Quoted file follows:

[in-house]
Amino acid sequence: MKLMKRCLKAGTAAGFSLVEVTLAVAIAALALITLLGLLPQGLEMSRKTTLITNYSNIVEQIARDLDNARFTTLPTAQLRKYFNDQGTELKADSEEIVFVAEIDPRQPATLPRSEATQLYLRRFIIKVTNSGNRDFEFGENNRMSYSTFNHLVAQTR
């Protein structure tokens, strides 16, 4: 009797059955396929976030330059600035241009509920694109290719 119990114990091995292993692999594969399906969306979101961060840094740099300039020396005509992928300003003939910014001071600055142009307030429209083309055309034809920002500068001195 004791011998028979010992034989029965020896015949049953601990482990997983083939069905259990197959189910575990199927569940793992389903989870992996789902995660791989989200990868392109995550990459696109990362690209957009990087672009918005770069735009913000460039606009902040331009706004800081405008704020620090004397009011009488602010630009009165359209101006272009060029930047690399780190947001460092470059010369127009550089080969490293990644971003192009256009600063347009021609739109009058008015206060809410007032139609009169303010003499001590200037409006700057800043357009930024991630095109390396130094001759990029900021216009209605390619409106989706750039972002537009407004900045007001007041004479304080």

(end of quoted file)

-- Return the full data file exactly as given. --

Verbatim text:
[in-house]
Amino acid sequence: MKLMKRCLKAGTAAGFSLVEVTLAVAIAALALITLLGLLPQGLEMSRKTTLITNYSNIVEQIARDLDNARFTTLPTAQLRKYFNDQGTELKADSEEIVFVAEIDPRQPATLPRSEATQLYLRRFIIKVTNSGNRDFEFGENNRMSYSTFNHLVAQTR
């Protein structure tokens, strides 16, 4: 009797059955396929976030330059600035241009509920694109290719 119990114990091995292993692999594969399906969306979101961060840094740099300039020396005509992928300003003939910014001071600055142009307030429209083309055309034809920002500068001195 004791011998028979010992034989029965020896015949049953601990482990997983083939069905259990197959189910575990199927569940793992389903989870992996789902995660791989989200990868392109995550990459696109990362690209957009990087672009918005770069735009913000460039606009902040331009706004800081405008704020620090004397009011009488602010630009009165359209101006272009060029930047690399780190947001460092470059010369127009550089080969490293990644971003192009256009600063347009021609739109009058008015206060809410007032139609009169303010003499001590200037409006700057800043357009930024991630095109390396130094001759990029900021216009209605390619409106989706750039972002537009407004900045007001007041004479304080």